protect the process from the shock and disruption of an overly aggressive anti-surge
system response. A properly designed and implemented compressor control system
can not only protect the compressor, it can protect the process, as well.

The key to providing both compressor and process protection is to integrate the
compressor performance control with the anti-surge control. For turbine-driven (or
variable speed) compressors, this means integrating the speed control setpoint with the
anti-surge system. For fixed speed compressors, the positioning of the throttle valves
should be managed by the anti-surge system.

In general, there are very few process changes (aside from the closing of a block valve)
that will drive a compressor into surge at a rate that cannot be gracefully managed by
the surge controller. But a quick drop in speed will send the operating point into the
surge line very quickly.

The most efficient technique for matching the compressor performance to the process
demand is to vary the speed. A performance controller that manages the speed without
coordination with the anti-surge controller can drive the operating point into the surge
controller operating region. An interaction can occur between the performance controller
and the anti-surge controller that results in a low frequency oscillation of the process. A
sudden process change can drive the operating point into the surge limit, resulting in
extreme actions of the surge controller and severe process disruptions.

Protecting the process
Ultimately, the process needs the compressor to always provide a pressure and flow
that matches the demand of the process. A properly integrated compressor control
system not only integrates the performance control and surge control, it incorporates
other control features to soften or eliminate interactions and abrupt controller actions.
Override of surge controller

If the operating point moves to the left of the surge controller setpoint, the normal
proportional and integral (PI) action of the controller will start opening the anti-surge
valve to correct the error (move the operating point back to the right). But during severe
upsets, the tuning constants used in the surge controller might not be aggressive
enough to prevent the operating point from crossing the surge limit line. In this case,
logic is needed that will override the surge controller and start opening the valve open-loop
in response to the magnitude of the controller error.

Adaptive tuning
Aggressive gain is useful for pushing the operating point away from the surge limit line
when the operating point gets close the surge limit. But the aggressive gain can cause
the controller operation to be nervous when operating at the normal setpoint of the
controller. And as the operating point moves away from the control line, a reduced gain
will keep a noisy flow signal from unnecessarily provoking controller action. Likewise, a
high integral term is useful for pushing the operating point back to the setpoint and
helping to drive the anti-surge valve closed more quickly if the process load increases
suddenly.

Anti-surge valve slew rate coordination
An anti-surge controller that can act in 100 msec can get way-ahead of an anti-surge
valve that takes 3 seconds to open. The valve slew rate needs to be incorporated into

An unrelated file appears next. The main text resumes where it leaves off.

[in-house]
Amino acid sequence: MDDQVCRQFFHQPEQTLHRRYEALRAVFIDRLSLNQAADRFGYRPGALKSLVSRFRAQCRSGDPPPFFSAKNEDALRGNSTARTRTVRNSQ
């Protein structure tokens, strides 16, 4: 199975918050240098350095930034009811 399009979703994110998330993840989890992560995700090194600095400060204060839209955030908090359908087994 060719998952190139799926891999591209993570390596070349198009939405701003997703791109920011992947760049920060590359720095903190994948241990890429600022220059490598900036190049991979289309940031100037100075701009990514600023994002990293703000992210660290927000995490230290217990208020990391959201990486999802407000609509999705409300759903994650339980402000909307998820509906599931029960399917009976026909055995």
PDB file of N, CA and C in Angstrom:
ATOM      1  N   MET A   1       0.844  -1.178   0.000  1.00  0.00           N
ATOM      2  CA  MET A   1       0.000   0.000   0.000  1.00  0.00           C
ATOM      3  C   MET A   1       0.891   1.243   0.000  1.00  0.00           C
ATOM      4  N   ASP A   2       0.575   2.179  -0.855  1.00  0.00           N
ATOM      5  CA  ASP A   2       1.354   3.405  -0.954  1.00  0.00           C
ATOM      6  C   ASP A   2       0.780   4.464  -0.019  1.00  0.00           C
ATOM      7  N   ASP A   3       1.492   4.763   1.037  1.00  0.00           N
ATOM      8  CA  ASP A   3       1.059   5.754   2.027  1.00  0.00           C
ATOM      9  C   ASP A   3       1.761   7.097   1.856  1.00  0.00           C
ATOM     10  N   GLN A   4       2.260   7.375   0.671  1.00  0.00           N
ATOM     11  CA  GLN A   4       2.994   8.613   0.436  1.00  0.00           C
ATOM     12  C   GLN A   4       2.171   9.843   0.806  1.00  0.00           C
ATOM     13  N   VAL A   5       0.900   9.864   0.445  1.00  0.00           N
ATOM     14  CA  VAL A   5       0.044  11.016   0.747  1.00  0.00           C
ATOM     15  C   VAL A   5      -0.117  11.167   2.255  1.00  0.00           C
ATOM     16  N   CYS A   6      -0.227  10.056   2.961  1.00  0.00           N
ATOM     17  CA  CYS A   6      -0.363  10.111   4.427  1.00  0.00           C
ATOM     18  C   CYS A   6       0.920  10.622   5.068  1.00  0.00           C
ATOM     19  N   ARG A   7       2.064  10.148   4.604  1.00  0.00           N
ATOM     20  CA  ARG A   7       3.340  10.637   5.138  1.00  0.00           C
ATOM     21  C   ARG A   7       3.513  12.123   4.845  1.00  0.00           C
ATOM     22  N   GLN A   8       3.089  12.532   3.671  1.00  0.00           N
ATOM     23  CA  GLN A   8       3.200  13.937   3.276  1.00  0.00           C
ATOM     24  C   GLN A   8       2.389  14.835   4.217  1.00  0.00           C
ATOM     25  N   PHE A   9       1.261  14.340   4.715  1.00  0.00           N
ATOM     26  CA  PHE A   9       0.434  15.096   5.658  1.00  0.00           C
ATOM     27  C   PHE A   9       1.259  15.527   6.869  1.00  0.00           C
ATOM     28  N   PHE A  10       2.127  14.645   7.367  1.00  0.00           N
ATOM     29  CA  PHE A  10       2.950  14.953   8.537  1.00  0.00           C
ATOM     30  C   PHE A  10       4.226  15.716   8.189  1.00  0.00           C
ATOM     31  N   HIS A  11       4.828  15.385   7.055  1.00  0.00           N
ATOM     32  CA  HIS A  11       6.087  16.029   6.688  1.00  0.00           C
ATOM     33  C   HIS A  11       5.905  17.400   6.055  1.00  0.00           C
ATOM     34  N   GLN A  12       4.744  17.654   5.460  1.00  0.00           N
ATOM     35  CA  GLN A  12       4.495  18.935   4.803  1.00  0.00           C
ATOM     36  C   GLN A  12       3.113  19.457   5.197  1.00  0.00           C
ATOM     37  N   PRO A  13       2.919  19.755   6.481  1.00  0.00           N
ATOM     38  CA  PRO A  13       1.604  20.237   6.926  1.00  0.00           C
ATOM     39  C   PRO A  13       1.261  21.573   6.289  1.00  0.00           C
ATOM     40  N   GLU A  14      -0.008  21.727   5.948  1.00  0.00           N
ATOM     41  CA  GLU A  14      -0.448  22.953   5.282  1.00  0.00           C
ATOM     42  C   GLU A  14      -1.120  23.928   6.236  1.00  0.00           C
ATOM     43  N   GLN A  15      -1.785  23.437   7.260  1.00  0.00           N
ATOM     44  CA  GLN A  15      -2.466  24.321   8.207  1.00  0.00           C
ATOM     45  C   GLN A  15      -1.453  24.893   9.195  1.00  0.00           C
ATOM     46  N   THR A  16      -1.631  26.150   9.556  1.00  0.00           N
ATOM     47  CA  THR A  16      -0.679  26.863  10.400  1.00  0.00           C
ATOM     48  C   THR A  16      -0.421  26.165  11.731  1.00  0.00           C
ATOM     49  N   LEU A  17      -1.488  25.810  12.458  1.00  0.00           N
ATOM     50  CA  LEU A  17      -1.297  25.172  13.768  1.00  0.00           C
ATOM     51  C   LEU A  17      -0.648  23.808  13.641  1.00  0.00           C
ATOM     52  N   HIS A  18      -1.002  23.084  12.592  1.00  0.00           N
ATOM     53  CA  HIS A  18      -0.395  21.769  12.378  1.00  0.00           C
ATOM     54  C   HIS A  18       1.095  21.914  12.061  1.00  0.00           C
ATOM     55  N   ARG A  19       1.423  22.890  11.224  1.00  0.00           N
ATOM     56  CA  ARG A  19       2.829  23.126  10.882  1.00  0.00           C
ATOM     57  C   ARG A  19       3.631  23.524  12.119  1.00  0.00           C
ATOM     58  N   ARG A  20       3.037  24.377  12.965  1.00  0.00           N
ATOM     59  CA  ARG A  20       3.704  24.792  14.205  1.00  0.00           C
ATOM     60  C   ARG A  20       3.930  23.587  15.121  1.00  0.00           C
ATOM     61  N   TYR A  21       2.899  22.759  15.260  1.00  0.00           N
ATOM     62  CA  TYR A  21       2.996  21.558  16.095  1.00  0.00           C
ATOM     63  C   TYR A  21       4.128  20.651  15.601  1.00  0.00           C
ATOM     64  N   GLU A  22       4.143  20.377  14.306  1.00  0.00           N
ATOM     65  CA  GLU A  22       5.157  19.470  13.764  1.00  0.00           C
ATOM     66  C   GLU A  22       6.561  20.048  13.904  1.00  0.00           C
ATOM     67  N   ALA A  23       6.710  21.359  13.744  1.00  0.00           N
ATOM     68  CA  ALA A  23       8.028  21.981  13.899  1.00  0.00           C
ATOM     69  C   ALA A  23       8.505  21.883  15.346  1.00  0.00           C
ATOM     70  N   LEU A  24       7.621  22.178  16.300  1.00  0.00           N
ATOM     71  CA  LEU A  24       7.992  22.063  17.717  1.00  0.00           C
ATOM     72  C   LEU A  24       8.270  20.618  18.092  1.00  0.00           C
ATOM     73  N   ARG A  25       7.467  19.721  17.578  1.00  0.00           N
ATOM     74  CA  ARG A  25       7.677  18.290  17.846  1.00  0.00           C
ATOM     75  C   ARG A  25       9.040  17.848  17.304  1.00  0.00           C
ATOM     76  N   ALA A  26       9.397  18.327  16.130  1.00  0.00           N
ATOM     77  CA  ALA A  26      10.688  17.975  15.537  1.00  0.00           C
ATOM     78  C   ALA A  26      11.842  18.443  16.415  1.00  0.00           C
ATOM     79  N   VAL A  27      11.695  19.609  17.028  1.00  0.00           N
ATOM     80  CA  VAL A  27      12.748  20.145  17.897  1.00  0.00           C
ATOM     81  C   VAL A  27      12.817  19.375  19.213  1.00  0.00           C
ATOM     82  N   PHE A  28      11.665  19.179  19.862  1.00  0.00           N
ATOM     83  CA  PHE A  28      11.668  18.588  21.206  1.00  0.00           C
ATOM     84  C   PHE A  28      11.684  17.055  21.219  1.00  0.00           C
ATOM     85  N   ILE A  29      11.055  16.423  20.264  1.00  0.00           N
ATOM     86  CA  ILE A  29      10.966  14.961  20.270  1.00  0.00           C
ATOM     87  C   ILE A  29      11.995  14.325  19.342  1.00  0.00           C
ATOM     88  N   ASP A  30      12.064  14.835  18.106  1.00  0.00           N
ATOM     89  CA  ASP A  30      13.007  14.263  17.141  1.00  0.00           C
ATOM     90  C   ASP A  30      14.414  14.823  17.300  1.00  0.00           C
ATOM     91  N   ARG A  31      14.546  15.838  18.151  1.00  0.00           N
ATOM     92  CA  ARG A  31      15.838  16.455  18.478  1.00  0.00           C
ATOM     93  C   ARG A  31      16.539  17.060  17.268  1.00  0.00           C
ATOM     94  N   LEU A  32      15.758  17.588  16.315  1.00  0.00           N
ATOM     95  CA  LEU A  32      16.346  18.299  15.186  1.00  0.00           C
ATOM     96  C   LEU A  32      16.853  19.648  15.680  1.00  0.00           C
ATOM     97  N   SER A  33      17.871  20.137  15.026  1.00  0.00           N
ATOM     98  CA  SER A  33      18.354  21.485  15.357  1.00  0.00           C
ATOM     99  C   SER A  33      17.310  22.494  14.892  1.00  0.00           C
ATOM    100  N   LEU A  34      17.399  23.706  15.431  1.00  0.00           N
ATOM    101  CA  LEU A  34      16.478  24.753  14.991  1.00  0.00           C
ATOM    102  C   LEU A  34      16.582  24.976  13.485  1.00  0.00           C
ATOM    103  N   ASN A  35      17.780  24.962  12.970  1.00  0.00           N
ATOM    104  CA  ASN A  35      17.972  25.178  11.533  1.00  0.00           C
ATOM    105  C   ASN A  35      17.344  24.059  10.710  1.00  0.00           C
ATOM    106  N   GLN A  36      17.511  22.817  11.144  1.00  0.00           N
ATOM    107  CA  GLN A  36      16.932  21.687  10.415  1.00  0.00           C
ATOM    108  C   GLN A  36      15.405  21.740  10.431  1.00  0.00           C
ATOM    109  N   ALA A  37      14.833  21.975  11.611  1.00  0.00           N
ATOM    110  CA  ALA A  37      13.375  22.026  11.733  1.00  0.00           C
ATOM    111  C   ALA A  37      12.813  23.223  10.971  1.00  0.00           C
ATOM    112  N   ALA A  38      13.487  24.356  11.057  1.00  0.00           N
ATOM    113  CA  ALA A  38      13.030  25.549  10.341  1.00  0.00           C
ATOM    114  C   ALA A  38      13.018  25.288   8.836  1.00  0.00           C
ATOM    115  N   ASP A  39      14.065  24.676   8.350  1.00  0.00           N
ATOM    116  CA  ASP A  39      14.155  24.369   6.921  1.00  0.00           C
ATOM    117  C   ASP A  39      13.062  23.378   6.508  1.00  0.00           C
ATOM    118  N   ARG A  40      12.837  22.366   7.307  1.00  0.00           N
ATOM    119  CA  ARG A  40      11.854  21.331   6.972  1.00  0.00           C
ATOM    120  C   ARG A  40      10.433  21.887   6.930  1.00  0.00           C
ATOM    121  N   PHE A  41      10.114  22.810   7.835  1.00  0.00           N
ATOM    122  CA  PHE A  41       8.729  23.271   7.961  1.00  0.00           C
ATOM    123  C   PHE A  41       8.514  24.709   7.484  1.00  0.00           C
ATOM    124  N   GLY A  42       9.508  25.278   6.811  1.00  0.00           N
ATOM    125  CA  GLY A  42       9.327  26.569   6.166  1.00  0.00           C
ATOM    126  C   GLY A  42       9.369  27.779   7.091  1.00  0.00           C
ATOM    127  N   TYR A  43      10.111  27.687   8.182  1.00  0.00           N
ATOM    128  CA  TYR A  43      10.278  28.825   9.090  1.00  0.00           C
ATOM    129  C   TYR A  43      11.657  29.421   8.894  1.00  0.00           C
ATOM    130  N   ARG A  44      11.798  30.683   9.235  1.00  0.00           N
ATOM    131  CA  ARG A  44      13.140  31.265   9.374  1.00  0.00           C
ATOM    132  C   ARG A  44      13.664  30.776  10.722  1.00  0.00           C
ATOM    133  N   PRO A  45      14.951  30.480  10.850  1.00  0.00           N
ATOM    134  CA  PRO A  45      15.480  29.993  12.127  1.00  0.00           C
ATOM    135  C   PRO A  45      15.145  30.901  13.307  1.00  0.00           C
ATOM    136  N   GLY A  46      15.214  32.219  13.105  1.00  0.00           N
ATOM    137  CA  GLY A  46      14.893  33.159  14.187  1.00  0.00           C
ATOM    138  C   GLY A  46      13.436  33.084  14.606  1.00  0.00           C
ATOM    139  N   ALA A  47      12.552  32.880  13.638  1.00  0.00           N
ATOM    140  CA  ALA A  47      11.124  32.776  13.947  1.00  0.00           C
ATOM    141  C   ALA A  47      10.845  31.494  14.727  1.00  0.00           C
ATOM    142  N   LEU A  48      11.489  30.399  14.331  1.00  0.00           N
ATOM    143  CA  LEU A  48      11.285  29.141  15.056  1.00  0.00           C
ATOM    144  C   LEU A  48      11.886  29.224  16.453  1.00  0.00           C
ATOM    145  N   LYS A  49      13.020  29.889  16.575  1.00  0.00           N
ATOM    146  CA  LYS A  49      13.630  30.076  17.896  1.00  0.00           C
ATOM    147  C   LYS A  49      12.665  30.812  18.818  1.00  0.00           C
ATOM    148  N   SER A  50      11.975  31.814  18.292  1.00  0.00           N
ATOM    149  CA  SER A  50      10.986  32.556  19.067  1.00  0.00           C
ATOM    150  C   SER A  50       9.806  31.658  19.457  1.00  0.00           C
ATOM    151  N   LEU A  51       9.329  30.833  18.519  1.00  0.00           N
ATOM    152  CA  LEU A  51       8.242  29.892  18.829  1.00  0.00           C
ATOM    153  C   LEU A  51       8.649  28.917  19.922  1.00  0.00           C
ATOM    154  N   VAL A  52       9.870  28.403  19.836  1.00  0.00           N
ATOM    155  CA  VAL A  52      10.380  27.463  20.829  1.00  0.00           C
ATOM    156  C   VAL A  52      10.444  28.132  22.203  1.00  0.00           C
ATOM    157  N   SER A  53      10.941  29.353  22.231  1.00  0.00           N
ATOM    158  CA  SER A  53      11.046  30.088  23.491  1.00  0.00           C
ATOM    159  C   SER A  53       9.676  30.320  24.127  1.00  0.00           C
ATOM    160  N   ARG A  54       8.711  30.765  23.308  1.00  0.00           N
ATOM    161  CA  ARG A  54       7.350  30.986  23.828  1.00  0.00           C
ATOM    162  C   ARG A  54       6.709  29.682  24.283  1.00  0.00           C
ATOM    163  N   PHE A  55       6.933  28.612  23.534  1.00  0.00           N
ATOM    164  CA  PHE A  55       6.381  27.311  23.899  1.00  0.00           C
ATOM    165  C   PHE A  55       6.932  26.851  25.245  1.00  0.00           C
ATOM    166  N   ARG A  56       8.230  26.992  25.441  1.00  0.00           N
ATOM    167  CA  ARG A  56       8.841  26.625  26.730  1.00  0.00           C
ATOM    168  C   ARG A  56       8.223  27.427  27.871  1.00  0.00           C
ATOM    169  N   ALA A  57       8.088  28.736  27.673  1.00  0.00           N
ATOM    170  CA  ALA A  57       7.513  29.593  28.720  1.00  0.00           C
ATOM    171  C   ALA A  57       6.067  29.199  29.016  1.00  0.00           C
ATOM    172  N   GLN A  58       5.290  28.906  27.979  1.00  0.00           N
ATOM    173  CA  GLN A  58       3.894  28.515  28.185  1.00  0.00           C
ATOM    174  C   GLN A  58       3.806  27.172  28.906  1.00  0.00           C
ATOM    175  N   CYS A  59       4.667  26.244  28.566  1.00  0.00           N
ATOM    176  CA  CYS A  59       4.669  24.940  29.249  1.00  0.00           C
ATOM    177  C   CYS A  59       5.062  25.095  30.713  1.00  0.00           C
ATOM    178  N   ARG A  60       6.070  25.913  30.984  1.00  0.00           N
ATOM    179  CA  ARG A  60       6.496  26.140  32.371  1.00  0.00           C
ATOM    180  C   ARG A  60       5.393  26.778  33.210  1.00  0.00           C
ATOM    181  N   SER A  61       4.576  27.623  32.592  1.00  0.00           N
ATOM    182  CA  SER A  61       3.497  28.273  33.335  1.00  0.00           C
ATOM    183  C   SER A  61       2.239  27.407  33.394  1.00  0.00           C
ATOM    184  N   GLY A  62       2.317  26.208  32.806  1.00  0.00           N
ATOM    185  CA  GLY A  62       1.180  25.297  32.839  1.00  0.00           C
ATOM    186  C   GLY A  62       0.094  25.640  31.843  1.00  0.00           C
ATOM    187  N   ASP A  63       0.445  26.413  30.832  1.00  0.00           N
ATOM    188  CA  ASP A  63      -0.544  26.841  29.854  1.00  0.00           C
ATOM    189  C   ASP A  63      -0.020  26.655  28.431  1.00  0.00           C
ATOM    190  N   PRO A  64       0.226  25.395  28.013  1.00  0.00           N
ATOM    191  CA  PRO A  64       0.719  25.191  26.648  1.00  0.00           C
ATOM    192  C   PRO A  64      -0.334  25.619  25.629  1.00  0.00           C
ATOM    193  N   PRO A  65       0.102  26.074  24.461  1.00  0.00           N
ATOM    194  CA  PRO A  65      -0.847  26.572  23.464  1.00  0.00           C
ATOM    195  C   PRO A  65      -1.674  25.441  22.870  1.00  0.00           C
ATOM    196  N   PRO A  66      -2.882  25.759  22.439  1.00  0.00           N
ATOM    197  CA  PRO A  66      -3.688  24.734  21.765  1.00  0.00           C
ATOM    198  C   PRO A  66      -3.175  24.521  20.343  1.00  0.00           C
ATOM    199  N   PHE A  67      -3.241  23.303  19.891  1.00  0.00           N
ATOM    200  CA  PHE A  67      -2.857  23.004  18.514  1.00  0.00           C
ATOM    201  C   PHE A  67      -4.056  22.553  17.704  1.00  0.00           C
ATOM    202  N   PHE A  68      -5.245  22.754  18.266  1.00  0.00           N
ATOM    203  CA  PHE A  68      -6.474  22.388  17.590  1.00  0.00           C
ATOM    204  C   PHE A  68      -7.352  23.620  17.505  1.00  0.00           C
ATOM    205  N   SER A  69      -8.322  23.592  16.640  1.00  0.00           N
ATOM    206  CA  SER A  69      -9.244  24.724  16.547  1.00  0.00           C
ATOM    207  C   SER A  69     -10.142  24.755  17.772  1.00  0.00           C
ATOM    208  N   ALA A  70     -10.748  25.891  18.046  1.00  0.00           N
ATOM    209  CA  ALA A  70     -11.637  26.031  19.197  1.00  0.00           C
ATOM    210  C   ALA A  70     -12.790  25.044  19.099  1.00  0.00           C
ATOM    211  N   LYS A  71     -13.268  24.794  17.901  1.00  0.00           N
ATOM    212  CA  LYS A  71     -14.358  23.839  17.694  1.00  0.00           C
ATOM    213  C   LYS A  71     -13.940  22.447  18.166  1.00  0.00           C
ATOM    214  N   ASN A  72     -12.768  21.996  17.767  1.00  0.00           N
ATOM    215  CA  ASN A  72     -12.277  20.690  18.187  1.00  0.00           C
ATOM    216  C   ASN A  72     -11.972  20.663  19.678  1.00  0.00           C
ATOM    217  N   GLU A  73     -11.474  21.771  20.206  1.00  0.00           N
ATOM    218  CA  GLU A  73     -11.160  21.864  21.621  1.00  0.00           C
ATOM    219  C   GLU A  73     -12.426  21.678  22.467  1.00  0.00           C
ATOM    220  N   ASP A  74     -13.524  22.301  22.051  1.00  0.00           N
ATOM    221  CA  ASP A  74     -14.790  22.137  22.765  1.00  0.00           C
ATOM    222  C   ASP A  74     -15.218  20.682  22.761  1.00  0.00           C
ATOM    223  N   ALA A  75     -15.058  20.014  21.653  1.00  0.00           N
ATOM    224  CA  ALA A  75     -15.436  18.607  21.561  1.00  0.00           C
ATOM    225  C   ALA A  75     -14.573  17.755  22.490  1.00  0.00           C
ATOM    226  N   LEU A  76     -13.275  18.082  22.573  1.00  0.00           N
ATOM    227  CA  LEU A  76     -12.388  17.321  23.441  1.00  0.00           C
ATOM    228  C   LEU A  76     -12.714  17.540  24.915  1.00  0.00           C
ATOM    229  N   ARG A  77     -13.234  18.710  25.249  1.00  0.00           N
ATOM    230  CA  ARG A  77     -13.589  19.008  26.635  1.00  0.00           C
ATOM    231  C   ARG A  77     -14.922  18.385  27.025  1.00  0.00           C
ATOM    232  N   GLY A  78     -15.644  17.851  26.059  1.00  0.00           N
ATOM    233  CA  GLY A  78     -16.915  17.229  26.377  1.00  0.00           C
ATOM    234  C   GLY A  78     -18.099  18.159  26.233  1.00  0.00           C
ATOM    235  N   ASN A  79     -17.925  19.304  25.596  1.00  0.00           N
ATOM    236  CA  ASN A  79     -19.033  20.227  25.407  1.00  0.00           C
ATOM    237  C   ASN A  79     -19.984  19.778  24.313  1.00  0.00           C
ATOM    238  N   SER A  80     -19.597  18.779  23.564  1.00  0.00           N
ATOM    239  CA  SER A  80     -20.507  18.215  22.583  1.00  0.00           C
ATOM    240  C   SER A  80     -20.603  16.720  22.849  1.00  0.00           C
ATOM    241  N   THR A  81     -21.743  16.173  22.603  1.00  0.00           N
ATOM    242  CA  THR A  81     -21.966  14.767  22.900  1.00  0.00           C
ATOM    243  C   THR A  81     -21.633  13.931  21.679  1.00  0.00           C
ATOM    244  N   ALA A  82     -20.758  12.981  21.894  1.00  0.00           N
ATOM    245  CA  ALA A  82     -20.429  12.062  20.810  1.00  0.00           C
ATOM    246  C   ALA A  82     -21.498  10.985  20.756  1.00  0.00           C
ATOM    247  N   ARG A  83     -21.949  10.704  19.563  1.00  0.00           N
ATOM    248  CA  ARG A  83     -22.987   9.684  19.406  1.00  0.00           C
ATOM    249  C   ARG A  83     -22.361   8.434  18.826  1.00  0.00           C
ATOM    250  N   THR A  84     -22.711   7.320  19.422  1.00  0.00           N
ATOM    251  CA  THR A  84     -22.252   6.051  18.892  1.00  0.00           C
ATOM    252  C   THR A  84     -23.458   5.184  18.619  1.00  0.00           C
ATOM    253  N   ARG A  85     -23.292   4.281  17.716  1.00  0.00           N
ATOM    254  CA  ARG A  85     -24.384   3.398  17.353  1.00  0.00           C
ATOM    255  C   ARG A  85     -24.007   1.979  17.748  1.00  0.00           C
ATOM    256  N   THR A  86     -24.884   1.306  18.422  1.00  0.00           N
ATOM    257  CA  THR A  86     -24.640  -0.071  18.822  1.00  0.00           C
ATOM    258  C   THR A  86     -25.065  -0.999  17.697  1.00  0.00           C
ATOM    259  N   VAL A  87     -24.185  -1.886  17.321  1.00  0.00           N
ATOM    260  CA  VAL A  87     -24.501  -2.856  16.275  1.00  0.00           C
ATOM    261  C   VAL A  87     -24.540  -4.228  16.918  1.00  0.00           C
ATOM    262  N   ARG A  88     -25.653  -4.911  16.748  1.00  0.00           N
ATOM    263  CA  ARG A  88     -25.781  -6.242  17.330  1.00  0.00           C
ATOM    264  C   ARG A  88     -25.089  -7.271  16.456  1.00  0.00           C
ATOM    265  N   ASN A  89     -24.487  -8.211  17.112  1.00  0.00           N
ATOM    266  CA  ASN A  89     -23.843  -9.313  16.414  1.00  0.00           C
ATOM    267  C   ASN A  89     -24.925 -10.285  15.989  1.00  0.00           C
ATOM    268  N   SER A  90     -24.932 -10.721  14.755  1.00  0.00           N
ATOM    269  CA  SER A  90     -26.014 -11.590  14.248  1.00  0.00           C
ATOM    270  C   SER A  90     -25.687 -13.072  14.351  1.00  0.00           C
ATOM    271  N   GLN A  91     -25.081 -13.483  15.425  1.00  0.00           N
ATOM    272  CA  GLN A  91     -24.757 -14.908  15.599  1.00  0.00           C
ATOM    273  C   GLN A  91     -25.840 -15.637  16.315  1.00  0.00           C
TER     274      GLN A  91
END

the output logic of the controller to assure that the controller does not get too far ahead
of the valve. If the controller gets wound up, by the time the valve catches up, it will
have opened too far and process will be spoiled.

Performance controller de-coupling
By integrating the performance controller with the anti-surge controller, it is possible to
de-couple the performance controller from the speed controller when the operating point
approaches the surge controller setpoint. When the operating point reaches the surge
controller setpoint (control line), the output of the performance controller can be
redirected to open the anti-surge valve in response to a further reduction in the process
demand instead of dropping the speed (or closing the throttling valve further). This
assures that the surge controller does not get provoked by the performance controller. 
This will also give the performance controller the ability to precisely modulate the
compressor output from zero to full load.

Surge anticipation
Algorithms that can anticipate surge or that limit the rate at which the operating point is
allowed to drop can provide the performance controller a way of limiting the demand
that is placed on the surge controller in the first place. To effectively manage the
process demand, this type of feature works best when it is integrated with a
performance controller decoupling feature. The use of this feature will not only reduce
the demand on the surge controller, it will significantly soften the effect of the
compressor control system actions on the process.

Digital controls have provided intelligent protection systems for the problem of
compressor surge that can improve the operating efficiency of the unit. But if the
additional features are not incorporated that provide protection to the process, the gains
in efficiency will be offset by the process disruptions. And worse yet, if the disruptions
cause the operators to distrust the anti-surge system, they are more likely to defeat the
system altogether.

Integration of the compressor performance controls with the anti-surge controls along
with incorporation of good compressor control features will allow the benefits of
improved compressor protection to be realized without sacrificing the smooth operation
of the process.